Morning Report: Uncle Sam is a huge consumer creditor 6/13/16

Stocks are lower this morning on fears over Brexit (The 6/23 vote to decide whether the UK leaves the EU). Bonds and MBS are up small.

No economic data today. The big event this week will be the FOMC meeting Tuesday and Wednesday. The markets are expecting no changes to interest rates, so any bond rally on the news of no changes will probably be limited.

Interesting chart about the Federal government’s percent of ownership of consumer debt. This is money that US citizens owe Uncle Sam. Ever since Obama nationalized the student loan sector, they have taken their percentage of consumer debt from 5% to 28%. The student loan market is a $1.3 trillion market – not exactly chump change. Expect some sort of write-down of student loan debt in the future: many graduates have degrees that will never pay enough to work this down. As a side note, more young adults aged 18-34 live at home with Mom and Dad than in any other arrangement.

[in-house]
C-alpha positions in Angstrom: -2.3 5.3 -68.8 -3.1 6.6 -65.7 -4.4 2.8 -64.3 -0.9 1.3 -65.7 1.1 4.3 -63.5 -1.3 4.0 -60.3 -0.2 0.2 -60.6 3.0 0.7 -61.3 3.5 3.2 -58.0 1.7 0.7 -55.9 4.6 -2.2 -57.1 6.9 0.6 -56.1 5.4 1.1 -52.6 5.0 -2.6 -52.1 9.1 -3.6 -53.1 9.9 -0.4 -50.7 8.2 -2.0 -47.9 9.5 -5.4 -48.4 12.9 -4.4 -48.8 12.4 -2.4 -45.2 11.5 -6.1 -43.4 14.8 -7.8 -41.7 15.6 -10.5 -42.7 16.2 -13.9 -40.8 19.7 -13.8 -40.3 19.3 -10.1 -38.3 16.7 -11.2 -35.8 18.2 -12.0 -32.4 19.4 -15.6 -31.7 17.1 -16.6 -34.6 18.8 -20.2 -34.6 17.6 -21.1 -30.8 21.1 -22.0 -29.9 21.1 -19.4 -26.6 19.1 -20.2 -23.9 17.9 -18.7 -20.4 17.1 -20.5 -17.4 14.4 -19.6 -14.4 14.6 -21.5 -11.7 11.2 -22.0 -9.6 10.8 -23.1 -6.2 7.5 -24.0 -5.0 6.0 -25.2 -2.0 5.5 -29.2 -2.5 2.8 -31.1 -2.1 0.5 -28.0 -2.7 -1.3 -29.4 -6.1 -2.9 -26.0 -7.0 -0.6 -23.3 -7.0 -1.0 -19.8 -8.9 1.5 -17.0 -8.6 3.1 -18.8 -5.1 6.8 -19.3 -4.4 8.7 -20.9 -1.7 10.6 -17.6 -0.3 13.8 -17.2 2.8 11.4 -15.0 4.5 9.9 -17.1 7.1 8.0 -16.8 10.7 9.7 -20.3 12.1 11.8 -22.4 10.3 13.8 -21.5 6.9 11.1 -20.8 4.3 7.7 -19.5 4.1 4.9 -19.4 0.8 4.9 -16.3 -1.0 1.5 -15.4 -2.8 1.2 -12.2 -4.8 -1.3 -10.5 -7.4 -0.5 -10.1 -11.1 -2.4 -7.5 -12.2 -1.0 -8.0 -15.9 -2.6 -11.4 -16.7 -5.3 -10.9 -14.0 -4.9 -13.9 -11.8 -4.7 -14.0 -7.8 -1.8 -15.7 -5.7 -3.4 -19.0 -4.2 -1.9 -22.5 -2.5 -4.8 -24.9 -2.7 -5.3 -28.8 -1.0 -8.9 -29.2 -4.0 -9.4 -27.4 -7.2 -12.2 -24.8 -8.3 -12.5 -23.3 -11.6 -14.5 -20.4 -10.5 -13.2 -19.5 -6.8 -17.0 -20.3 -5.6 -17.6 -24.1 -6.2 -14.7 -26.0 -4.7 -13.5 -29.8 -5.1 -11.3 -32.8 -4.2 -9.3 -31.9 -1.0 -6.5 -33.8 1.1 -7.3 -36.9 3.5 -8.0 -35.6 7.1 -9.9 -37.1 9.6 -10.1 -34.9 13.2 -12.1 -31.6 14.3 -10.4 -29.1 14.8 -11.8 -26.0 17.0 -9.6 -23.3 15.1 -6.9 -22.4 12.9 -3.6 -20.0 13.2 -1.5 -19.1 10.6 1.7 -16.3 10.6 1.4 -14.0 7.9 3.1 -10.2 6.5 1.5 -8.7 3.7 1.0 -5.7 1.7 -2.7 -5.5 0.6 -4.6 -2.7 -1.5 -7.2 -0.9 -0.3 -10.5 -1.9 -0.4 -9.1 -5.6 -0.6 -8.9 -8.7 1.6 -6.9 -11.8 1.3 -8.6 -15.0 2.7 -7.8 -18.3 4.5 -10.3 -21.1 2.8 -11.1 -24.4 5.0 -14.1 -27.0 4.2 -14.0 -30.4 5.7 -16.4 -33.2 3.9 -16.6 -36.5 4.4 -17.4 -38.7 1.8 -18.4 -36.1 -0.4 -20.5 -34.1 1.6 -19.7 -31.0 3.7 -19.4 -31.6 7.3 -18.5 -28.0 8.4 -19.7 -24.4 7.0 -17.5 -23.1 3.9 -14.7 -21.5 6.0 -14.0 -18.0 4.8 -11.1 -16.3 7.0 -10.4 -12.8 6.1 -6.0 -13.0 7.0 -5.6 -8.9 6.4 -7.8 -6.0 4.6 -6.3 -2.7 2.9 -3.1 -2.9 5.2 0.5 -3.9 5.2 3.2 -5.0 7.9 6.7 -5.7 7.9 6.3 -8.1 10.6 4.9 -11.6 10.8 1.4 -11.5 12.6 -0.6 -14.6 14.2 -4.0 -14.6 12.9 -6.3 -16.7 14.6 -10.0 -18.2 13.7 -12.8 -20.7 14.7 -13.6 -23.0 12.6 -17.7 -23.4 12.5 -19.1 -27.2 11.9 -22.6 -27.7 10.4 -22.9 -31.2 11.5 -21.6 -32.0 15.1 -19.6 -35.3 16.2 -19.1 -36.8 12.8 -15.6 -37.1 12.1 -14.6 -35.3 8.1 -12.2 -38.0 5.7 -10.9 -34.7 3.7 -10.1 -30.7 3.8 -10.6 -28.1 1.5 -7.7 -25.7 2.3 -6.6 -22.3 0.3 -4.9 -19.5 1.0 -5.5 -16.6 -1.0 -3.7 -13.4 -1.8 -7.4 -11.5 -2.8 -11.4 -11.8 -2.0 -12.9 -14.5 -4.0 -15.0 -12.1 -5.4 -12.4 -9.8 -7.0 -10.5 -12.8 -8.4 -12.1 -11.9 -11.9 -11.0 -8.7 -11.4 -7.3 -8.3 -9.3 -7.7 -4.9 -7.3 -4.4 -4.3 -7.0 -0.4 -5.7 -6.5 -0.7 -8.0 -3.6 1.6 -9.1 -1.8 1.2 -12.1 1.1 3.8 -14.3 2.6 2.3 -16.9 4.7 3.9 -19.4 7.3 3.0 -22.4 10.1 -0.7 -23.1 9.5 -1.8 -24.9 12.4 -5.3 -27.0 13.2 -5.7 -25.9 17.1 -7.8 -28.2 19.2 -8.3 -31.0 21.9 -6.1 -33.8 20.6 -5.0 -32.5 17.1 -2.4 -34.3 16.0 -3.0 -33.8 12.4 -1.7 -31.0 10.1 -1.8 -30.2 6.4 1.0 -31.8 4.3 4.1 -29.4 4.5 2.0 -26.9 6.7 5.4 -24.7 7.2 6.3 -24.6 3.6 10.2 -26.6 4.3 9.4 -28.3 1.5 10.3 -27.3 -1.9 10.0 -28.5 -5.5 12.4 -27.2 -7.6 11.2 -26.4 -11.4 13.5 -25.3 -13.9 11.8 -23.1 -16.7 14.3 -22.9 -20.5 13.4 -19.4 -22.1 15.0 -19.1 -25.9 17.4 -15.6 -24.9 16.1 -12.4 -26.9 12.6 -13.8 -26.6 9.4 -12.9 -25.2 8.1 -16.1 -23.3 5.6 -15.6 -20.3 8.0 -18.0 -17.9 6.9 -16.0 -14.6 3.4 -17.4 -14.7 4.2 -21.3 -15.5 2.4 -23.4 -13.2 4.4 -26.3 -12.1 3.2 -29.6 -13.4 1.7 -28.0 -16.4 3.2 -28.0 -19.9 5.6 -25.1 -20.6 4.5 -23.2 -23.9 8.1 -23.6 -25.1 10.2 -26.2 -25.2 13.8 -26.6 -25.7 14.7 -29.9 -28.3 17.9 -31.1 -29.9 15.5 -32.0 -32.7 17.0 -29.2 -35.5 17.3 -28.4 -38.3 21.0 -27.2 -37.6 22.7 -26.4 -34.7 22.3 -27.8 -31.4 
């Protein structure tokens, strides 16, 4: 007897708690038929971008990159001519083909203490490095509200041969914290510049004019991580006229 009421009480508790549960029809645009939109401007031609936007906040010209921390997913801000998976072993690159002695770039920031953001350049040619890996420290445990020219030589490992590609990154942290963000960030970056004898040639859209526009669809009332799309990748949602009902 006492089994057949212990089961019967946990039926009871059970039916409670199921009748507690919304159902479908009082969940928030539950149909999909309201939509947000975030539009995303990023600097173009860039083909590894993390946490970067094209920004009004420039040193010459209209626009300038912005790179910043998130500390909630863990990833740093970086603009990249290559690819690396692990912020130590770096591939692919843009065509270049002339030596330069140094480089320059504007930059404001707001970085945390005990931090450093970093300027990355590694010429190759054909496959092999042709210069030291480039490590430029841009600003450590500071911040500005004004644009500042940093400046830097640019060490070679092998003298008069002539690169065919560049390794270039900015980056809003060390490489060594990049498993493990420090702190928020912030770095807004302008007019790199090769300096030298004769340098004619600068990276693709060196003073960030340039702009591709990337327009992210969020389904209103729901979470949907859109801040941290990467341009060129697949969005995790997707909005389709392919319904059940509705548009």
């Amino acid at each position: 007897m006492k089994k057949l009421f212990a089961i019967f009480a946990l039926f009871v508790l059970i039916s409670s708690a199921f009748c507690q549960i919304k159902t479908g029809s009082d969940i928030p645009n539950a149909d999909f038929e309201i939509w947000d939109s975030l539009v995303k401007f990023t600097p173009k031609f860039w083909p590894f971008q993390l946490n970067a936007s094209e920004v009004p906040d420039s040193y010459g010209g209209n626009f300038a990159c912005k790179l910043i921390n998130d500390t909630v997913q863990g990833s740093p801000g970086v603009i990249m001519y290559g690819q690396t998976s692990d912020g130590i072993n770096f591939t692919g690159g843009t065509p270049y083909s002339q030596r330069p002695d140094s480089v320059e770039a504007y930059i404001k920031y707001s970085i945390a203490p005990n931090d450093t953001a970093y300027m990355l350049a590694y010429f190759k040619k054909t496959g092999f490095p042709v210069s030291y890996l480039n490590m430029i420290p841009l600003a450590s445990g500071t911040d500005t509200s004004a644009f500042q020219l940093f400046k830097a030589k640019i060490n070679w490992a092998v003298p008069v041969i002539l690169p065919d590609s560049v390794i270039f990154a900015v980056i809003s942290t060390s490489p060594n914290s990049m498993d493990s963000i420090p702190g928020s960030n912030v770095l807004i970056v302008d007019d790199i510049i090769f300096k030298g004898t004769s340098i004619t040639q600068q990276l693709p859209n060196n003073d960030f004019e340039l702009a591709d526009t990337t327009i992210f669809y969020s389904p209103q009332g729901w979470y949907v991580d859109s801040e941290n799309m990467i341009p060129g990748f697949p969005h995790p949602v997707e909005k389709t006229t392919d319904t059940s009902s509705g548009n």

Speaking of Millennials, the high student loan debt is causing lower credit scores. The average credit score for the 18-34 age cohort is 625, compared to the national average of 667. Almost a third of that age cohort have sub-600 scores. Good luck getting a loan with that. Finally, all of the new post-2008 regulations have added anywhere form 50k-100k to the cost of building a starter home, making it difficult for builders to make homes that are affordable for the first-time homebuyer.

There is now $10 trillion worth of global sovereign debt trading at negative yields. Bill Gross of Janus Capital calls that a “supernova” that will explode one day. All of the worlds’ central banks are on a mission to create inflation: one day they will succeed. What has been the best trade for bond investors lately? The Japanese 30 year bond, which now yields 28 basis points. Bill says that bond yields today are the lowest in 500 years. Not sure where he comes up with that number.